#EndGenderBias Survey Report shows that two thirds of women report they experienced health care related gender bias

CHF welcomes the release of the #EndGenderBias survey report which asked Australian women to share their experiences of barriers and bias in the health system. 

The landmark report, commissioned by the National Women’s Health Advisory Council, discovered that two thirds of women report they experienced health care related gender bias or discrimination themselves. 

The report also found: 

  • Sexual and reproductive health and chronic pain were the top areas where women experienced gender-bias 
  • More than 70% of women experienced bias in the diagnosis and treatment of health conditions 
  • More than 70% of women reported they experienced bias in GP visits. 

The report also showed that Australian women commonly felt unheard and not taken seriously by their medical practitioner.  

“We are very concerned that so many Australian woman are still reporting that they are not being heard, taken seriously or believed when they see their health practitioners. Cleary more needs to be done in this area. 

“We know that when people report having good experiences in the healthcare system it’s largely because of how they are treated and made to feel by their health practitioner. Actually listening to a consumer and taking them seriously is a vital part in building a strong working relationship with consumers where they trust and want to work with their practitioners, said CHF CEO, Dr Elizabeth Deveny.”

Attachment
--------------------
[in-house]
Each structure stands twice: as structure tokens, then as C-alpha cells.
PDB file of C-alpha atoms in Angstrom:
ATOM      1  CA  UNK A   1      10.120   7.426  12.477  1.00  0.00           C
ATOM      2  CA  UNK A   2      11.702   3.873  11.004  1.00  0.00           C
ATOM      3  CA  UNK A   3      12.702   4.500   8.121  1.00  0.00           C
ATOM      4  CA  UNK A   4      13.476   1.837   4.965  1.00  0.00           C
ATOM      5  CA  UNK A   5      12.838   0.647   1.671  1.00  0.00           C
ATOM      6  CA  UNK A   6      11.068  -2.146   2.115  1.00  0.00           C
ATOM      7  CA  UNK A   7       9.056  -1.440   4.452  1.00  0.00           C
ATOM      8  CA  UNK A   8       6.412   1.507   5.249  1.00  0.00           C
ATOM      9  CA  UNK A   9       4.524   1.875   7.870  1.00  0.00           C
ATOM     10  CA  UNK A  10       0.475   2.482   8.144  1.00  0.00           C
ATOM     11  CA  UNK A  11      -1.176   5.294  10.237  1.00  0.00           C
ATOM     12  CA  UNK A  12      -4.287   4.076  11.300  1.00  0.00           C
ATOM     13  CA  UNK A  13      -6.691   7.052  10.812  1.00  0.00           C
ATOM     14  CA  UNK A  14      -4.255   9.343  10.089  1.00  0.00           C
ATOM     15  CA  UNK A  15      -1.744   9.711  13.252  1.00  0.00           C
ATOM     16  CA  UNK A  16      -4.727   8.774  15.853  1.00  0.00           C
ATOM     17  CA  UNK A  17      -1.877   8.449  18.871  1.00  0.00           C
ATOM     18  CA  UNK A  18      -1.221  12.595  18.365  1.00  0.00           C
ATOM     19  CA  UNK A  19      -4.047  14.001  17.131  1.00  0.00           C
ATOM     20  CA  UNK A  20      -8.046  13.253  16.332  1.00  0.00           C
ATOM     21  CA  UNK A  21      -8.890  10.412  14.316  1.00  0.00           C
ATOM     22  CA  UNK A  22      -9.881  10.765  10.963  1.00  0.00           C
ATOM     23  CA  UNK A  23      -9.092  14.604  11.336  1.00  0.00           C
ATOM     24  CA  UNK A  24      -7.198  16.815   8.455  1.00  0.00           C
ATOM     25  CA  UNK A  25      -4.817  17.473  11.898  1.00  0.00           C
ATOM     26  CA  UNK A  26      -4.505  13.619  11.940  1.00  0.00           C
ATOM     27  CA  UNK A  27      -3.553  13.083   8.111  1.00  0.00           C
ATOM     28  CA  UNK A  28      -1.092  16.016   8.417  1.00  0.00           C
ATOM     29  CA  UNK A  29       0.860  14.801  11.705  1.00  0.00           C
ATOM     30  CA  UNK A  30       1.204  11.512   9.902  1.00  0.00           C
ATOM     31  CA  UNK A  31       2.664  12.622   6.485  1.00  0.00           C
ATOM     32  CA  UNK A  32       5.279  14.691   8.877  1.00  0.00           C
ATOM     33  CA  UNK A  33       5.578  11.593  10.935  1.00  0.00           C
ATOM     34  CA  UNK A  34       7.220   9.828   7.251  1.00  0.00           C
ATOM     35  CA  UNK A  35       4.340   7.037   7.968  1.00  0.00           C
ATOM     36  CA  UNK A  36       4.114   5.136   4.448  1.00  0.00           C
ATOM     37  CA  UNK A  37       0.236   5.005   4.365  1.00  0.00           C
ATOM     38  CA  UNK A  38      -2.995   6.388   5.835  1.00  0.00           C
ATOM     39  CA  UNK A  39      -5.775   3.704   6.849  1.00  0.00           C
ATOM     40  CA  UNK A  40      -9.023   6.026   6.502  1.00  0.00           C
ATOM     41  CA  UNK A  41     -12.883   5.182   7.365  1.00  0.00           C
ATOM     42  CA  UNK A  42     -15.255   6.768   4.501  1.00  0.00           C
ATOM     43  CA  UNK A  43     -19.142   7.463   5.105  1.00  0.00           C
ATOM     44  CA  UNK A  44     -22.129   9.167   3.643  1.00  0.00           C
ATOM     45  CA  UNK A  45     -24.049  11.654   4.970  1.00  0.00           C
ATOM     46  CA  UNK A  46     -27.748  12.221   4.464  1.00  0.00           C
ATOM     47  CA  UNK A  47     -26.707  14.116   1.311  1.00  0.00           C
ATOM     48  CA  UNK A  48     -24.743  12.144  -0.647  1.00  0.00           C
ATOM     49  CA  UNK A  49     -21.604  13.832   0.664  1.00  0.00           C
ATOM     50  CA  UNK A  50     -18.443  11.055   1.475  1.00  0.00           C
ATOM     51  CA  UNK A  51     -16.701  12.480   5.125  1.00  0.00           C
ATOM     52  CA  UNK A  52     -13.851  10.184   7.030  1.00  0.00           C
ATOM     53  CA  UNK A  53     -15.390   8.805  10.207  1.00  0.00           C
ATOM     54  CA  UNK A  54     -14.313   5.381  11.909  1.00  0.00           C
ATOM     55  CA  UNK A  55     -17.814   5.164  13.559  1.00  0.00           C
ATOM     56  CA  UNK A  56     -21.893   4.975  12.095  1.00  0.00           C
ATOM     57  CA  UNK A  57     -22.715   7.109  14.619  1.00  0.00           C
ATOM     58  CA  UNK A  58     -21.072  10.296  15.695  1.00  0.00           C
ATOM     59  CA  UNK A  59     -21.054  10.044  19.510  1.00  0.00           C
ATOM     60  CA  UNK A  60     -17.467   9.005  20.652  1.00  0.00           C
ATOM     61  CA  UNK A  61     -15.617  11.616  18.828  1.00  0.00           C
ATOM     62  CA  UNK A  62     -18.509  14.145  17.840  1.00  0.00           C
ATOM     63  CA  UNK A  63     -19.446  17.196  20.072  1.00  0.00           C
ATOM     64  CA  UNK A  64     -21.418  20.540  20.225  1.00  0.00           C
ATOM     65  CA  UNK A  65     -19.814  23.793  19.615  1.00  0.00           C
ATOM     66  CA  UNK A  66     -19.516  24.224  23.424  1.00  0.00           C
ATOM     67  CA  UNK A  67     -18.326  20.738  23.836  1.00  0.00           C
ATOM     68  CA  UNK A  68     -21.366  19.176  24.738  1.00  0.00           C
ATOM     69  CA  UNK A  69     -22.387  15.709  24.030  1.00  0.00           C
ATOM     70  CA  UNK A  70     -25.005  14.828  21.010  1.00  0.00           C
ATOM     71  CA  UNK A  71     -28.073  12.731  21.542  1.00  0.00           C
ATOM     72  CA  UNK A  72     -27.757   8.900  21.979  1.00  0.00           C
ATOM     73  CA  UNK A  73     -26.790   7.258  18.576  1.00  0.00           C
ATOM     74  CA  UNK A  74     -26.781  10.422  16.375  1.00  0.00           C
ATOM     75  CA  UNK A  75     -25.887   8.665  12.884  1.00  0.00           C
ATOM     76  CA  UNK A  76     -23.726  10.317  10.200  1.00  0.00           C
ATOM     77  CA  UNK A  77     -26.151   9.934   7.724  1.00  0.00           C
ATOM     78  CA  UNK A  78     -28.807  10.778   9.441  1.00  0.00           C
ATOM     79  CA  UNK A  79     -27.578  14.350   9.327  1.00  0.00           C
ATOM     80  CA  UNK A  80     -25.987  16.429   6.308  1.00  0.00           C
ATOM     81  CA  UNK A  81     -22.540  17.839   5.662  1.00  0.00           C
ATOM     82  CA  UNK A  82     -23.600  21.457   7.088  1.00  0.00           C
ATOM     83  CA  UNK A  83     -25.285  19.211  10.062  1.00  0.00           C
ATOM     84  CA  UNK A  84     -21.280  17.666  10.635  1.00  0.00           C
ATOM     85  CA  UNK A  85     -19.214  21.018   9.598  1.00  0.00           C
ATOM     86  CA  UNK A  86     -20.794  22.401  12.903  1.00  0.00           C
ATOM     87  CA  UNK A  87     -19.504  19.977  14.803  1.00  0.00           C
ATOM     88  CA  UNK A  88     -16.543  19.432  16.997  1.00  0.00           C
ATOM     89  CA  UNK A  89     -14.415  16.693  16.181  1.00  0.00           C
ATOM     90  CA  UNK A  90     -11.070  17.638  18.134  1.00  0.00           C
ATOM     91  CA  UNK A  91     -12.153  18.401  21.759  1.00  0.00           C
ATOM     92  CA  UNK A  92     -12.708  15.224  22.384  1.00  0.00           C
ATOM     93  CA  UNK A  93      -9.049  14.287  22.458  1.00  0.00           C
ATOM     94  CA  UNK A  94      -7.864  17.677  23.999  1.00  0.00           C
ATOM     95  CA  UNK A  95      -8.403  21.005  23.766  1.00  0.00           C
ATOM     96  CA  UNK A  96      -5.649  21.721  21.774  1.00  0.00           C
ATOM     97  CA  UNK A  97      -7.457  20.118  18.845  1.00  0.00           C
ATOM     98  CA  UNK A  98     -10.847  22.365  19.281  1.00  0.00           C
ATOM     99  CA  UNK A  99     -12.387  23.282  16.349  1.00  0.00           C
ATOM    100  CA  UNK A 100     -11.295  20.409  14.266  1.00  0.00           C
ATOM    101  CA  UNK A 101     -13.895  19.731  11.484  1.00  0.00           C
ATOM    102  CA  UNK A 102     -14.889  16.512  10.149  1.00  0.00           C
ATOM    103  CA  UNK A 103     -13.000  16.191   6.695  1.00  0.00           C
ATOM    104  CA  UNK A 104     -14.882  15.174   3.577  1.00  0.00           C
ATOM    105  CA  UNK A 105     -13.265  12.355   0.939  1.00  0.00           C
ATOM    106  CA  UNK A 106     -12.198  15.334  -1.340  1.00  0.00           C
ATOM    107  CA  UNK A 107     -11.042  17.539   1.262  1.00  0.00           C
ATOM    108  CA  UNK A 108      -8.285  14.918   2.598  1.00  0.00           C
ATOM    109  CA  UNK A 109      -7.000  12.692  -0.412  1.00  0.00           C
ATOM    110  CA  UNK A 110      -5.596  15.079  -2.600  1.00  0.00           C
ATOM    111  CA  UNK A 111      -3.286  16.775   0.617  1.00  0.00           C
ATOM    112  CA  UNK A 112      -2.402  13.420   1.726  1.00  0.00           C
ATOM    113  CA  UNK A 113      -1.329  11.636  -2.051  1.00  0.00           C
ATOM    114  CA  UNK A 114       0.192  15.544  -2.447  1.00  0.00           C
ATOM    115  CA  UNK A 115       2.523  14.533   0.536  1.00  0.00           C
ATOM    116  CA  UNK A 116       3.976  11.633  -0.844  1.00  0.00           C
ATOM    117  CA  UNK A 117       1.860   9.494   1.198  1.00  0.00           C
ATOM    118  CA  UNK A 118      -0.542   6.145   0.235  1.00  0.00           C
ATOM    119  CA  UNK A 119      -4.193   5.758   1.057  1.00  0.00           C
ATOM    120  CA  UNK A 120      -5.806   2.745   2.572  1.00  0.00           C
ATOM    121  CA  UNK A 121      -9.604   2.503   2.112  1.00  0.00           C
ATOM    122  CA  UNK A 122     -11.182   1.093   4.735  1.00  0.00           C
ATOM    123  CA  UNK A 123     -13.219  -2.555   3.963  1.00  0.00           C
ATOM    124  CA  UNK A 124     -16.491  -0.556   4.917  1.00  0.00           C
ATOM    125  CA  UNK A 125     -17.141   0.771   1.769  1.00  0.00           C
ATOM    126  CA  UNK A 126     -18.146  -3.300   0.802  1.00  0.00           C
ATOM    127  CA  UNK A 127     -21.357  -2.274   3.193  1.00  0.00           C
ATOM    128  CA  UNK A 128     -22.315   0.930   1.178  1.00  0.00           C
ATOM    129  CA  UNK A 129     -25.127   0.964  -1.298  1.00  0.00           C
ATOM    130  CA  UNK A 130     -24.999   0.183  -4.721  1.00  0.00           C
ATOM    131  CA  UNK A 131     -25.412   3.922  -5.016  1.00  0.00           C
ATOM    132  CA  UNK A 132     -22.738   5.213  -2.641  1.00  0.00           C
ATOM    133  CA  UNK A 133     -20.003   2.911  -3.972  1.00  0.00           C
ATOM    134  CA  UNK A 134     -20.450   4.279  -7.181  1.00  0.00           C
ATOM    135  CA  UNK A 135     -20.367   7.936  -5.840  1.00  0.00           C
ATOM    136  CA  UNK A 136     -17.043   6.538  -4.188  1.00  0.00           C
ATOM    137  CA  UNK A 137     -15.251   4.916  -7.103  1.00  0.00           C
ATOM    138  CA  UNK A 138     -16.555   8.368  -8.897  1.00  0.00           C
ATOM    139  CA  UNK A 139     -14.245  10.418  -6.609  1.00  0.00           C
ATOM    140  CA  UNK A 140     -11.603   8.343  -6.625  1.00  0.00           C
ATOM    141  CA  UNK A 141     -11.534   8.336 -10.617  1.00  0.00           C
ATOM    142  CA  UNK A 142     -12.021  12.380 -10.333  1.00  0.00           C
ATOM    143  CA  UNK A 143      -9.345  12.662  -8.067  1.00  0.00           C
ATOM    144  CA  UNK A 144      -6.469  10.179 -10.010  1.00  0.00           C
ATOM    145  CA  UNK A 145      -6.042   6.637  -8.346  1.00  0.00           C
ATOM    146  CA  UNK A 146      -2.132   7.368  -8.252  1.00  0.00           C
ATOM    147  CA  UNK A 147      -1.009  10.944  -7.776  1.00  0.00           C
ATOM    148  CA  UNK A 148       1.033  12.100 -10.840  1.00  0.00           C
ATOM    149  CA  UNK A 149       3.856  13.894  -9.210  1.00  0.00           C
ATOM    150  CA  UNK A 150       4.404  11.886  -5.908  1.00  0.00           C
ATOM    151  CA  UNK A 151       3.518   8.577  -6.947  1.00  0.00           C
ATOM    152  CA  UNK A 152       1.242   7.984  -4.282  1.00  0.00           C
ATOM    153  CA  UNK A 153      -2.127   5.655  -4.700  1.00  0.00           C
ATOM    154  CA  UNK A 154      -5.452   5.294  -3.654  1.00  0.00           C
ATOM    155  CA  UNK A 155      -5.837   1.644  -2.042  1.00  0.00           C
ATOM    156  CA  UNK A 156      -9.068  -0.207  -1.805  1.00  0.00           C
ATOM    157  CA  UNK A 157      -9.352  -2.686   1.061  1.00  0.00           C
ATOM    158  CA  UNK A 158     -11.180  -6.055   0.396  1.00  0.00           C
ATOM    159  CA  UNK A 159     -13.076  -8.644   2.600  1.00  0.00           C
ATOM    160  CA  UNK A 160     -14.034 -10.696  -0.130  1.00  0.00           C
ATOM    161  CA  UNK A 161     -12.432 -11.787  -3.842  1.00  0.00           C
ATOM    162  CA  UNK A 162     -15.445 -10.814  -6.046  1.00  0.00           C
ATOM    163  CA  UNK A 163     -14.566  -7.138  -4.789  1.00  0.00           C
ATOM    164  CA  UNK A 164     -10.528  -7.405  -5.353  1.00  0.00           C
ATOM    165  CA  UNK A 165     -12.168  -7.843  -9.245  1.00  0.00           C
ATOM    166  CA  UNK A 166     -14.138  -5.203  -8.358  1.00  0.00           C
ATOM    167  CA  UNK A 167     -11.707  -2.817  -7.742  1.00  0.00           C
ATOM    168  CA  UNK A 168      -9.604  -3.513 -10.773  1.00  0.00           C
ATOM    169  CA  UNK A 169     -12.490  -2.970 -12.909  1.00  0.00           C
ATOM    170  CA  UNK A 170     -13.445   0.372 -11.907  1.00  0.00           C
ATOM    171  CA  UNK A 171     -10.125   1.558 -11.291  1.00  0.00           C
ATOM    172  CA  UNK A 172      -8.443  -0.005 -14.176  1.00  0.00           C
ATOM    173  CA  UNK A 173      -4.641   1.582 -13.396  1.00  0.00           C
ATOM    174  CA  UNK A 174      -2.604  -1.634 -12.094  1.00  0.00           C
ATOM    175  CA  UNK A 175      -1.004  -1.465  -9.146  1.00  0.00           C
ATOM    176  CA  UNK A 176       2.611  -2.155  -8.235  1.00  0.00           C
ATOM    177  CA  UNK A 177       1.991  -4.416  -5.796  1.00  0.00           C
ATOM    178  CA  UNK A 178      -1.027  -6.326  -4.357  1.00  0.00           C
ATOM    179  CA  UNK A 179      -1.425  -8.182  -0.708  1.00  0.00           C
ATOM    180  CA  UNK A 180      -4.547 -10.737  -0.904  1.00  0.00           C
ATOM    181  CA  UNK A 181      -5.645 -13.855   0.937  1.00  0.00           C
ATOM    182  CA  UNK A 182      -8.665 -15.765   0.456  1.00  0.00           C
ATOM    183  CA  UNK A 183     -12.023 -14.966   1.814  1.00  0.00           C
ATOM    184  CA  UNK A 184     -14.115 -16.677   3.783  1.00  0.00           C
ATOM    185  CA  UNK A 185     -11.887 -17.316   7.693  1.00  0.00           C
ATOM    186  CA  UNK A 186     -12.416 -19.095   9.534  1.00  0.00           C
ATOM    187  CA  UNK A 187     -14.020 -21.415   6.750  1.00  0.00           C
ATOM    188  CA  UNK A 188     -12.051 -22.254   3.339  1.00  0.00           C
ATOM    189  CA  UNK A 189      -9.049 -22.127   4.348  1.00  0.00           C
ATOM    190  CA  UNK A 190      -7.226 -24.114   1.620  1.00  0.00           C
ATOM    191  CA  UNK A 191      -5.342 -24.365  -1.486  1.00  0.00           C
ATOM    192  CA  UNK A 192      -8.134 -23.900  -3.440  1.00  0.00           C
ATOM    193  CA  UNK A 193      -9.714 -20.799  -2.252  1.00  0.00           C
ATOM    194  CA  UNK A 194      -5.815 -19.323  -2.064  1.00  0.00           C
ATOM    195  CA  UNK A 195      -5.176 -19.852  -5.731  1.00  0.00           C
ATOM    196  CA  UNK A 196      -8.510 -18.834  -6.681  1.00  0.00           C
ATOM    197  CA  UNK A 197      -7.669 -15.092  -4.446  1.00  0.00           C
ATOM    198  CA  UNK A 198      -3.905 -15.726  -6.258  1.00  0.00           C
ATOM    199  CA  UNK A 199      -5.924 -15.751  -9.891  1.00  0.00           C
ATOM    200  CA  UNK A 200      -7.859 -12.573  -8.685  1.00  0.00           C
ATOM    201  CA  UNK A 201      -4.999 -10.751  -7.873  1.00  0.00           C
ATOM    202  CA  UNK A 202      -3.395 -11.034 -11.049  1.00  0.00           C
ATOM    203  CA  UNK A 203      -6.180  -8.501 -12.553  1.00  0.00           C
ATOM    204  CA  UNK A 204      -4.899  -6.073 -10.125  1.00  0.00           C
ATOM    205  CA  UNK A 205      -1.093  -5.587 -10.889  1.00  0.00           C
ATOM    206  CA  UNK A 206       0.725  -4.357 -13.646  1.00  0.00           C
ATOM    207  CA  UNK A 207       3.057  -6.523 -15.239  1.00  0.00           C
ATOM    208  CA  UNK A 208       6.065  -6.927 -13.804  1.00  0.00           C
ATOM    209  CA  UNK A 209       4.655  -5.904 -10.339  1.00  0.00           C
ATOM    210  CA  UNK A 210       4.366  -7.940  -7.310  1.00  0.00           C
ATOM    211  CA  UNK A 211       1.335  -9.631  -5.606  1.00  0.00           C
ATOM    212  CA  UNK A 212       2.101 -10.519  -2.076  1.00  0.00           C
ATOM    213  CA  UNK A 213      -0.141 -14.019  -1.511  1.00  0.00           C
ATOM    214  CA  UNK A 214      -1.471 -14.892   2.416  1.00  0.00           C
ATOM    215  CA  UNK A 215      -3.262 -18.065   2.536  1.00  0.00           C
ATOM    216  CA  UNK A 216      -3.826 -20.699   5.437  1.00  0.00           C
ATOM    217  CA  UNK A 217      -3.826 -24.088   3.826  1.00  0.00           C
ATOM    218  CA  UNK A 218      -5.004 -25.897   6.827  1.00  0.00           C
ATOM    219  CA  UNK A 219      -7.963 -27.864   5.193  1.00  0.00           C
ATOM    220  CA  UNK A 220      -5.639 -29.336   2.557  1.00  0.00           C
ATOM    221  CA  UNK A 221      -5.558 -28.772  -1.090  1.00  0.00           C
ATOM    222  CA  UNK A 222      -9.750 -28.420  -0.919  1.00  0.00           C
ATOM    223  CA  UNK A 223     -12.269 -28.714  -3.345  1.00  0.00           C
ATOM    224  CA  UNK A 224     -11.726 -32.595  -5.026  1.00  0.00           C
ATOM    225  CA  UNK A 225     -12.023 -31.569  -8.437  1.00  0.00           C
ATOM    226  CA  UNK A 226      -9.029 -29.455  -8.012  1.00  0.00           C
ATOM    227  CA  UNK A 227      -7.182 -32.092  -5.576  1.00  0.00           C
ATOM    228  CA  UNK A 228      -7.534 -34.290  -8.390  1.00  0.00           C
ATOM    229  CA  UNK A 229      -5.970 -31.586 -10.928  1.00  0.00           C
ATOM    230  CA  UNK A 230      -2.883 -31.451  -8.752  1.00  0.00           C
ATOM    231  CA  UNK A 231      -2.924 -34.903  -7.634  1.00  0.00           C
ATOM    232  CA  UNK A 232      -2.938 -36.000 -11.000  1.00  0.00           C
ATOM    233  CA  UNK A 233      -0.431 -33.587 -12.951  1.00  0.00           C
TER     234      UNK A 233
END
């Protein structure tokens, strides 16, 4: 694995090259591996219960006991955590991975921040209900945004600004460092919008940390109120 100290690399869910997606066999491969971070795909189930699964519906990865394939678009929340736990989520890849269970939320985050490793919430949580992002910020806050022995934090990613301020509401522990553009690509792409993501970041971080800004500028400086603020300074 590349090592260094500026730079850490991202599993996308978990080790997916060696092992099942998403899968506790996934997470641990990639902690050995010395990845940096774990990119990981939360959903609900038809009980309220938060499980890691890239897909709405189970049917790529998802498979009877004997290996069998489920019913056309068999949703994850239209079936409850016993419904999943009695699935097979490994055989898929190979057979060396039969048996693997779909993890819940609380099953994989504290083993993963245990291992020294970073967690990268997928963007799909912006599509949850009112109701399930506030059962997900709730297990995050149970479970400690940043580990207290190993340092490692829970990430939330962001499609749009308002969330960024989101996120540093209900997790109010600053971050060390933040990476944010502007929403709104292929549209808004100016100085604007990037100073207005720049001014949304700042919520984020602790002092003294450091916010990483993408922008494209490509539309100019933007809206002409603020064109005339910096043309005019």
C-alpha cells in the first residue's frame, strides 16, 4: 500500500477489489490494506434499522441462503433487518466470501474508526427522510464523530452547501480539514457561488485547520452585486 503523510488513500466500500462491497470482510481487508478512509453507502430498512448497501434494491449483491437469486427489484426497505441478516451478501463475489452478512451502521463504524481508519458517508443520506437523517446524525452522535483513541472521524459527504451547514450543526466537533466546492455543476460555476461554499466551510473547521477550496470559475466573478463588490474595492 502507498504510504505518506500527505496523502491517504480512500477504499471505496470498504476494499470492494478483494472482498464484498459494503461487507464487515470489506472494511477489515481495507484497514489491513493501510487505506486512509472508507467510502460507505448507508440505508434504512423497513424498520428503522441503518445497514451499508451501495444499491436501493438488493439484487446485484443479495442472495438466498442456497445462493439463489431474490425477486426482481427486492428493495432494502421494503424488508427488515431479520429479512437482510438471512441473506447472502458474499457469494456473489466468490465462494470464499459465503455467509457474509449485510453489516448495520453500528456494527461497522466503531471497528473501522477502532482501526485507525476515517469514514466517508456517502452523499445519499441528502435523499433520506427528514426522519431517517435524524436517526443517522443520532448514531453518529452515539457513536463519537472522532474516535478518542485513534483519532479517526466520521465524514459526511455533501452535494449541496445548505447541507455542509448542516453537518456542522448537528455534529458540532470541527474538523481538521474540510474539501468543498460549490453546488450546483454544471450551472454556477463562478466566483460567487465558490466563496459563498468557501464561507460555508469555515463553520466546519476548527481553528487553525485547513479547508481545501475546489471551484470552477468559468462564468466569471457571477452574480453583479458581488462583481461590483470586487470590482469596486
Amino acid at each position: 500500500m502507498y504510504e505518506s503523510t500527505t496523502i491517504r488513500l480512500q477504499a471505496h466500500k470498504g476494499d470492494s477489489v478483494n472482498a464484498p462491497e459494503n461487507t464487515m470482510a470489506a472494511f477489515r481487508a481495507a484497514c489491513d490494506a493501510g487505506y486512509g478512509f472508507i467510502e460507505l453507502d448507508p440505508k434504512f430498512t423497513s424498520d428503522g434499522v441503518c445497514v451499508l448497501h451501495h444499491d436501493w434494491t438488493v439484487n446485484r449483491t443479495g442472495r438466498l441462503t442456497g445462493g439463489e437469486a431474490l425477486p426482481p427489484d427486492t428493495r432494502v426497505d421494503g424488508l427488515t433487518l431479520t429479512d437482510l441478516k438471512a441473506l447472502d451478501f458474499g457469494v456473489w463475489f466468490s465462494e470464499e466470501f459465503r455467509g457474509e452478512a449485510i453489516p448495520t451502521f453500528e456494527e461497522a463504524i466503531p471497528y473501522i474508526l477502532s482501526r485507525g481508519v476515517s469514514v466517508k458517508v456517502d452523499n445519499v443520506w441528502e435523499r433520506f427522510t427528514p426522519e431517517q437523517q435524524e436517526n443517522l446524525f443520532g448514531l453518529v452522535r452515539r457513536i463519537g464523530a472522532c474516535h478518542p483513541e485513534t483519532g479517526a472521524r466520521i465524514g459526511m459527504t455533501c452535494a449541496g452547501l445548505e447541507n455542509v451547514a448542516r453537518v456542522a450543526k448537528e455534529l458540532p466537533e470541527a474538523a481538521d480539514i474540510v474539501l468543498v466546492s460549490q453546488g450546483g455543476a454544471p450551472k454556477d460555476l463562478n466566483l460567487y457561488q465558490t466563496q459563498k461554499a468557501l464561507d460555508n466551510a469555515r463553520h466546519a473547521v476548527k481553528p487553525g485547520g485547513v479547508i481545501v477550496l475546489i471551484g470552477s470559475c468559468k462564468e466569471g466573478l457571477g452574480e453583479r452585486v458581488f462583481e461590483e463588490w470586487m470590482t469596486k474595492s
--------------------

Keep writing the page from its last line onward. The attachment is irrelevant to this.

The systemic and structural disadvantage of gender bias in health care has far-reaching implications on the health and outcomes of Australian women. Barriers to accessing healthcare restrict women’s choices. These barriers include long waiting times and affordability, with women’s health conditions often more expensive to manage. 

The findings of the report clearly demonstrate the need to listen to the experiences of Australian women and find solutions to address women’s health. 

“When consumers can advocate their needs in the health system, we know it results in better service design, delivery and update. We need women who have experienced gender bias involved in healthcare policy decision making and program design,” said Dr Elizabeth Deveny.  

For the past four decades, CHF has been at the forefront of advocating for consumer-centred healthcare policies and practices and has contributed to advancements in women’s healthcare and investment in women’s health needs. 

CHF remain committed to working with the Australian Government and sector colleagues to continue to improve safety, access, affordability to healthcare, services and outcomes for all Australian women. 

A copy of the summary report can be download from the Department of Health and Aged Care website here.


Media contact

Ben Graham

E b.graham@chf.org.au
T:  02 6273 5444 
M: 0461 545 392